If [LockDown Browser] is used in proctored environments, the proctor doesn’t have to worry about the student cheating on the computer they’re using. Is that it?
Right. The proctor mainly has to ensure that students aren’t accessing a second device, or looking at another student’s screen, using a cheat sheet, things like that…
And for exams delivered in non-proctored environments, we offer Respondus Monitor. Respondus Monitor uses the LockDown Browser technology as a starting point, but additionally has students record themselves with a webcam during the exam. The recordings are then available to the instructor, along with the automated flagging of events and other data.
So Respondus Monitor is entirely automated?
Right. It integrates seamlessly with the LMS’s assessment engine. If the exam settings require students to use Respondus Monitor, it guides them through the process of using the webcam. And for the instructors, once the exam session is complete, everything is available to them from within the LMS — the videos, the flagging, information about the exam session, all of that.
This differs from other online proctoring services where an employee is watching the student with a webcam during the exam. Right?
Yes, that’s a different business model. The live proctoring services use humans to do the work, whereas we automate everything with technology. It’s like travel agents versus Expedia. They each have their place.
Are there situations where live proctoring is more appropriate than an automated proctoring system, and vice versa?
Sure. If you have a high-stake certification exam and a student pulls out a camera to steal the exam questions, you’d want the ability to shut that exam down immediately. In that scenario a live proctoring solution would be the better choice because it can be extremely costly to replace questions for a high stake certification exam.
Our solution, Respondus Monitor, is fully automated and is intended for the university environment. The majority of exams in higher ed don’t require the immediacy of live proctoring. If a student leaves the computer in the middle of the exam, an instructor is usually fine with learning about that after the exam is complete.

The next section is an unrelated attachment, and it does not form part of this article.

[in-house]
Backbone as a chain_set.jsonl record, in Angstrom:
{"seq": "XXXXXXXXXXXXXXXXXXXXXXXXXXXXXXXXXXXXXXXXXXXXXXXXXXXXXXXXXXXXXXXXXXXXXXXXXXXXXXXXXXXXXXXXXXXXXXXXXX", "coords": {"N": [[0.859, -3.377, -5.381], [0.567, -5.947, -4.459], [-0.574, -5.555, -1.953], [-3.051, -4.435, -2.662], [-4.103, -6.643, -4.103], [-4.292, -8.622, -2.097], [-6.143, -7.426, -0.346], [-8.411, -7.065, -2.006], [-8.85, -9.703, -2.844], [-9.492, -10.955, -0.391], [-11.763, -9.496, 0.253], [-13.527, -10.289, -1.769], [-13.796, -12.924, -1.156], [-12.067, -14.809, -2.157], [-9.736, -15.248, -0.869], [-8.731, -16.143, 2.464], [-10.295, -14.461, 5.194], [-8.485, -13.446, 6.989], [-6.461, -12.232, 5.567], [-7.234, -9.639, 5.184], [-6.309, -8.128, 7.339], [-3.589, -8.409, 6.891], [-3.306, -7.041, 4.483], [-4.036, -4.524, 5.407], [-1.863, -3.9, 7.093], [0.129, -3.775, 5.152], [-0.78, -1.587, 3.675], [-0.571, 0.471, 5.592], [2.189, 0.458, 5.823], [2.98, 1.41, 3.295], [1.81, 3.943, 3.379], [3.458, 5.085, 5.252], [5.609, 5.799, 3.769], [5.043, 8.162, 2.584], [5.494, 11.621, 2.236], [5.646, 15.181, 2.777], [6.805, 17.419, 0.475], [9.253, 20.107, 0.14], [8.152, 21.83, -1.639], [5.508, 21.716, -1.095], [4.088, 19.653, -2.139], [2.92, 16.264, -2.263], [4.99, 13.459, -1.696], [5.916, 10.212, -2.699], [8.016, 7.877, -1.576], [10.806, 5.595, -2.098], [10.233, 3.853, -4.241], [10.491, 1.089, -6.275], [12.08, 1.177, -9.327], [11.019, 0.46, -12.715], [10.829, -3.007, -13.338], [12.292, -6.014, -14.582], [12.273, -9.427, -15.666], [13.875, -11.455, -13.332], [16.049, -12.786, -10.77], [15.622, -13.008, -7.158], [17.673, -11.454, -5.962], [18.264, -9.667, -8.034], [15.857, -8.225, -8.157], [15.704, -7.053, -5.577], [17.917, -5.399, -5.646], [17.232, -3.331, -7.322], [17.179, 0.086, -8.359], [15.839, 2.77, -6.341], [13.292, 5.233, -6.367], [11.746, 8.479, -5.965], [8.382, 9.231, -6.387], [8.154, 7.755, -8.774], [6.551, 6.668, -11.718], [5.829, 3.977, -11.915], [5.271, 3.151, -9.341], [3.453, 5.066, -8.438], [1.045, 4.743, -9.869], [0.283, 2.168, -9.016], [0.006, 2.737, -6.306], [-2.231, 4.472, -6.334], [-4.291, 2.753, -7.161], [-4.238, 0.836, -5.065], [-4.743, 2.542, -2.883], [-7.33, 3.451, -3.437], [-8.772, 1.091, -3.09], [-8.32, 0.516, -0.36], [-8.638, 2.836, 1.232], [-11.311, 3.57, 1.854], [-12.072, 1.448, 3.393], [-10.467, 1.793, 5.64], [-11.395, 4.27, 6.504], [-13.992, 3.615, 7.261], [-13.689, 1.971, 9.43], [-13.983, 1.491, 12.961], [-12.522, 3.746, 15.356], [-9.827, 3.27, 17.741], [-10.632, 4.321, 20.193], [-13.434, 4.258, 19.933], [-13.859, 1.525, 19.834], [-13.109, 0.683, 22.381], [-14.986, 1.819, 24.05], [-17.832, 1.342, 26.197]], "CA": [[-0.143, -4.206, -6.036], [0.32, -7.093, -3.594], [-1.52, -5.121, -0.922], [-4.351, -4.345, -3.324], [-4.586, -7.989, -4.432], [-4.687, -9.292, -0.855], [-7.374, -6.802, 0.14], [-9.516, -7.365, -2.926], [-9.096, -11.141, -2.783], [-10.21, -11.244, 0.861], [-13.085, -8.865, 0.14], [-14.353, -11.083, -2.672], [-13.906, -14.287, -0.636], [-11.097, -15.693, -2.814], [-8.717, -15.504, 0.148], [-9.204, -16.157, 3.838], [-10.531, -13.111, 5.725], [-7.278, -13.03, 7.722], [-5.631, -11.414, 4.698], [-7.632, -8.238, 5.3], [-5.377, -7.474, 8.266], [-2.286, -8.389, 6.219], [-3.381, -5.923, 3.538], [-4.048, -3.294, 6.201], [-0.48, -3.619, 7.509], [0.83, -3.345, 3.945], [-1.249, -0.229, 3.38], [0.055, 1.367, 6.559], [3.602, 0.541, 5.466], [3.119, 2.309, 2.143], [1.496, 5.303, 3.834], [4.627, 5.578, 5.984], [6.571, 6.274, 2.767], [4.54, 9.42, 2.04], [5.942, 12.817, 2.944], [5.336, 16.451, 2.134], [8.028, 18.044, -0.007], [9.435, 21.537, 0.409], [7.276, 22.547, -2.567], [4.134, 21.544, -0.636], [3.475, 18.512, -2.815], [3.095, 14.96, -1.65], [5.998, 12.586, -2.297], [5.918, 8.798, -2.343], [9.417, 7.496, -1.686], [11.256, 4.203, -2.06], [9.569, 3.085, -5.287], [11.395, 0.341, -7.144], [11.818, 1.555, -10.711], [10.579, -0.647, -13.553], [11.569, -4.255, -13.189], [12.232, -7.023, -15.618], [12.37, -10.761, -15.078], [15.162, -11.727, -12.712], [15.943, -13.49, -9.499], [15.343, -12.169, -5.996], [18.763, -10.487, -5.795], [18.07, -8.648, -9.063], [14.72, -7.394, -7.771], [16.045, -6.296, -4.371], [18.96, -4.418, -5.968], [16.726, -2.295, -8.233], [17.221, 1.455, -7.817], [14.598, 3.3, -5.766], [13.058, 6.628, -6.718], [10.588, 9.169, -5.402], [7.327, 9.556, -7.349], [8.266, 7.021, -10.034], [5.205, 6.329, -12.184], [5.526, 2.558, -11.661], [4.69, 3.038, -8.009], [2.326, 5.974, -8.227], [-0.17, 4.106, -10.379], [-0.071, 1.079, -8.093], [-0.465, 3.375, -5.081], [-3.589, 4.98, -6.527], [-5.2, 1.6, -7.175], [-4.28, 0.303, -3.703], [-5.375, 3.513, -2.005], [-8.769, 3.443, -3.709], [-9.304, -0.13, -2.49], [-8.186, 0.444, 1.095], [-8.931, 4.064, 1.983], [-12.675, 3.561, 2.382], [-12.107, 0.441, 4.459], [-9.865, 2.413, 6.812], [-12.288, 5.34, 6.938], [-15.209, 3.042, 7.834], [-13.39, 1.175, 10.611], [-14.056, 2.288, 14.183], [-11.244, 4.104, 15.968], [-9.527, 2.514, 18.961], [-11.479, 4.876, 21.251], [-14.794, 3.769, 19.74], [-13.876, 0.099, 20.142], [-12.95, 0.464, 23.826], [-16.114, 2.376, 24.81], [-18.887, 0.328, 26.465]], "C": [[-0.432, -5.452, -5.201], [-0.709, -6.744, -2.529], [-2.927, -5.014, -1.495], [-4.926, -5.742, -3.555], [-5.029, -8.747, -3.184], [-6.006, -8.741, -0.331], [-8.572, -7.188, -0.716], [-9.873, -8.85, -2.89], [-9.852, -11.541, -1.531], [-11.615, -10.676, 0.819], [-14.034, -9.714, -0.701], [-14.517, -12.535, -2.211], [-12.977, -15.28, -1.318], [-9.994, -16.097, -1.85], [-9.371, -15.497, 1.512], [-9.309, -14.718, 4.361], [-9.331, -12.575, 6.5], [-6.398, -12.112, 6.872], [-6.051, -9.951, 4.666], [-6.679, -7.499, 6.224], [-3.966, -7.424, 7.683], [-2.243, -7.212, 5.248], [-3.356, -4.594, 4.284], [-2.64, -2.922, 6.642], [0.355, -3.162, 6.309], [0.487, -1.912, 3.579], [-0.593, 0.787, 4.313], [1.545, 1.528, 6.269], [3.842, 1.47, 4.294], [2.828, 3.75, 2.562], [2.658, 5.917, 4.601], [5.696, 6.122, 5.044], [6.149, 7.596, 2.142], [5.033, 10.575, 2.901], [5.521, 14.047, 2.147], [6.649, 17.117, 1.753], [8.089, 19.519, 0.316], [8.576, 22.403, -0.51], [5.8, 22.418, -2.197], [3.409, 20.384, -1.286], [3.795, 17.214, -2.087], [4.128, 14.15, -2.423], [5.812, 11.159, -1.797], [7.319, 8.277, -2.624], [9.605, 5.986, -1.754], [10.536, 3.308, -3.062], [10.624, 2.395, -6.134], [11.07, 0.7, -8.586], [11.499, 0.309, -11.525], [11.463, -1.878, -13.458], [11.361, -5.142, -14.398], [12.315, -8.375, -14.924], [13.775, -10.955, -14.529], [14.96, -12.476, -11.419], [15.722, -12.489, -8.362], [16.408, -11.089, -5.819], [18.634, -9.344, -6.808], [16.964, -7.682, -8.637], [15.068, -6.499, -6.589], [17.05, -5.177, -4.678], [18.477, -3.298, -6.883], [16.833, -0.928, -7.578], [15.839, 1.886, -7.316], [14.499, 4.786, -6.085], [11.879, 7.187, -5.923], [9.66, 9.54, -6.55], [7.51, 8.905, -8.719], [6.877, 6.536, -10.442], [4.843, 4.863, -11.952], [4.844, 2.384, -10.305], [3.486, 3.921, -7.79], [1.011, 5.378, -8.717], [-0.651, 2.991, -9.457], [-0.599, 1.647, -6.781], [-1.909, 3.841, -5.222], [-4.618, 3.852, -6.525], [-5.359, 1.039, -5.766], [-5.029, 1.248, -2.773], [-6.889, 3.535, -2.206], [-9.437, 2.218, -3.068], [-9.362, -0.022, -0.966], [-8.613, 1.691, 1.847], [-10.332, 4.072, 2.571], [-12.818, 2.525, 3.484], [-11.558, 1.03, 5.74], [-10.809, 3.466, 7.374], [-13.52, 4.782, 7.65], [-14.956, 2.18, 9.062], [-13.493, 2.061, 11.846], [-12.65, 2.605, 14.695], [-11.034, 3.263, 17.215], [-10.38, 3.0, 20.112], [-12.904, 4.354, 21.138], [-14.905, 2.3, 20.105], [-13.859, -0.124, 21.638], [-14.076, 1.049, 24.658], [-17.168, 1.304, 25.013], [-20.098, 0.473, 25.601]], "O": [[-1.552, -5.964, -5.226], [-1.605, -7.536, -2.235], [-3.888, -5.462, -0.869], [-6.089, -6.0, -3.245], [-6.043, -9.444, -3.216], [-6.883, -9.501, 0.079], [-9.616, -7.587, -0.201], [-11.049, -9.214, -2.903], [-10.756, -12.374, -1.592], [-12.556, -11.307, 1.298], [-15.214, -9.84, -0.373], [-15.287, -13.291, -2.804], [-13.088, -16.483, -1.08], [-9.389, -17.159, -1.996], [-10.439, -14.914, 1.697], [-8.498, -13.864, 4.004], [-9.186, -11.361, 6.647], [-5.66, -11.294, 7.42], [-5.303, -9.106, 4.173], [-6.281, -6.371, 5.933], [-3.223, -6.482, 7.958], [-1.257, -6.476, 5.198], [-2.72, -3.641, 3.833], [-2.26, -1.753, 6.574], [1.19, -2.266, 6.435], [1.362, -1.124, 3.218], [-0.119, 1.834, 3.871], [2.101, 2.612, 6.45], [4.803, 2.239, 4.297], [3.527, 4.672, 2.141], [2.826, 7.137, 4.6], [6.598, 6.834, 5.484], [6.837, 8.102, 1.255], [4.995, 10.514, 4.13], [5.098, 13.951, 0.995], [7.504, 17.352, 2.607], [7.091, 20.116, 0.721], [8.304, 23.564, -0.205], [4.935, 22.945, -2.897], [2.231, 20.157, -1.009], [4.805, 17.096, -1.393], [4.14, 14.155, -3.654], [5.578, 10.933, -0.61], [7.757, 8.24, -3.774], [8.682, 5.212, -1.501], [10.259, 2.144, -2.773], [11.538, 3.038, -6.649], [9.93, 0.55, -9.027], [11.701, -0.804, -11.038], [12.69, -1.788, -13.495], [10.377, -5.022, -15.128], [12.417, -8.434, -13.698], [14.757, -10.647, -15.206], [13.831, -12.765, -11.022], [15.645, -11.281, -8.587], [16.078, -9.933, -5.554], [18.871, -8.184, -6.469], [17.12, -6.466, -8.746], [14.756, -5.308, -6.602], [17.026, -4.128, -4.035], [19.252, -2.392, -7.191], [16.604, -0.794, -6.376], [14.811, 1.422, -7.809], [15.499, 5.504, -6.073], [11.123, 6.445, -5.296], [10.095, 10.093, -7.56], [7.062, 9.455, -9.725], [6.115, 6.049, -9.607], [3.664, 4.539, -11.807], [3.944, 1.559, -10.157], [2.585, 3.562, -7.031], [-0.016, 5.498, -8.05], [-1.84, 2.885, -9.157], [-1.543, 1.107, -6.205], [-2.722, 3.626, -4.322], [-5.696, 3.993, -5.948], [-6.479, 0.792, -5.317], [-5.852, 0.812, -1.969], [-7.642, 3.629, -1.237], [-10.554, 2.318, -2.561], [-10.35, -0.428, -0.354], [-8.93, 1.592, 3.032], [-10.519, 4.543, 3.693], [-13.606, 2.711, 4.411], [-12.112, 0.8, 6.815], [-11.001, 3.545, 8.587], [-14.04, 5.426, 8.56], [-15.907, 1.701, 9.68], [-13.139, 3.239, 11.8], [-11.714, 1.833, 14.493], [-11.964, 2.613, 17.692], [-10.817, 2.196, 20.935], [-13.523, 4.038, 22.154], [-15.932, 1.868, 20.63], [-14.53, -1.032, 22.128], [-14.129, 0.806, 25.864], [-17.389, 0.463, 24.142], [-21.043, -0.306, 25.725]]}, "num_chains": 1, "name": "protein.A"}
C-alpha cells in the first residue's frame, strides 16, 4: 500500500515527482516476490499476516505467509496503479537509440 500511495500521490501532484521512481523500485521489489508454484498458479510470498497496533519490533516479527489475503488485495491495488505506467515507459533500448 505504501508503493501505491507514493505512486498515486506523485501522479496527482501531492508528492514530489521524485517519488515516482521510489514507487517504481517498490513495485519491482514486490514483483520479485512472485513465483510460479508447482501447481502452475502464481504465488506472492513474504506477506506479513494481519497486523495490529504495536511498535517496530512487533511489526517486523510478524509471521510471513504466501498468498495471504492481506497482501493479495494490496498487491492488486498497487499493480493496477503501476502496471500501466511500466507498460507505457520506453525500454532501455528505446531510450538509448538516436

I assume there’s a price difference between live proctoring and automated proctoring.
Yes. Live proctoring generally runs $20-35 per exam. It doesn’t scale from a cost standpoint, which is why you don’t see wide adoption of this model across a campus. It’s usually a handful of instructors or courses at an institution that use it.
How is your automated proctoring system priced?
We have transparent pricing, so it’s actually listed on our website [www.respondus.com]. Respondus Monitor is roughly $4 per user for the first 1000 seats, then $2 per seat thereafter. A seat is defined as one student per course. There are no per exam fees, which means that the cost is the same if the instructor uses it three times during the course or 15 times… The average instructor uses Respondus Monitor about 6.5 times per course, so if you calculate it on a per exam basis, it works out to about 30 cents an exam.
That’s more of a price difference than I would have guessed. So 30 cents [per exam] for a fully automated proctoring solution versus $25 for live proctoring?
Yeah, it’s kind of crazy when you do the math. Automated proctoring can be 50 times less expensive than live proctoring. And as I mentioned earlier, any good proctoring system reduces attempted cheating to about the 3 to 5% range. So the institution needs to decide what it’s willing to pay to reduce that rate to, say, 2% or 1%. For some situations, it may be worth 50 times the cost. But for the large majority of higher education exams, it’s generally not worth the cost.
Does it bother you that even 3 to 5% of students might be cheating their way through college?
I don’t think that’s a proper way to look at it. First of all, there are many disciplines where one or more high-stake exams are required before you get the certification. Nursing, accounting, law, and so on. Entrance exams for graduate studies also prevent students from progressing if they don’t know their stuff. High-stake exams are generally conducted in-person, or at a commercial testing center. It’s very unlikely that a student can cheat in those settings…
There are two reasons that Respondus Monitor is such a strong deterrent to cheating. First, a student knows they might get kicked out of the university if they are caught cheating. It’s a pretty stiff penalty. Secondly, students know they can get caught long after the exam was actually administered. If a student is suspected of cheating on the third exam of a course, the instructor can go back to the first two exams to see if similar behavior occurred. And if the institution gets involved, they can examine testing sessions from other courses, even those that a student took a year earlier… It’s similar to how athletes can get caught using performance enhancing drugs many years after the fact.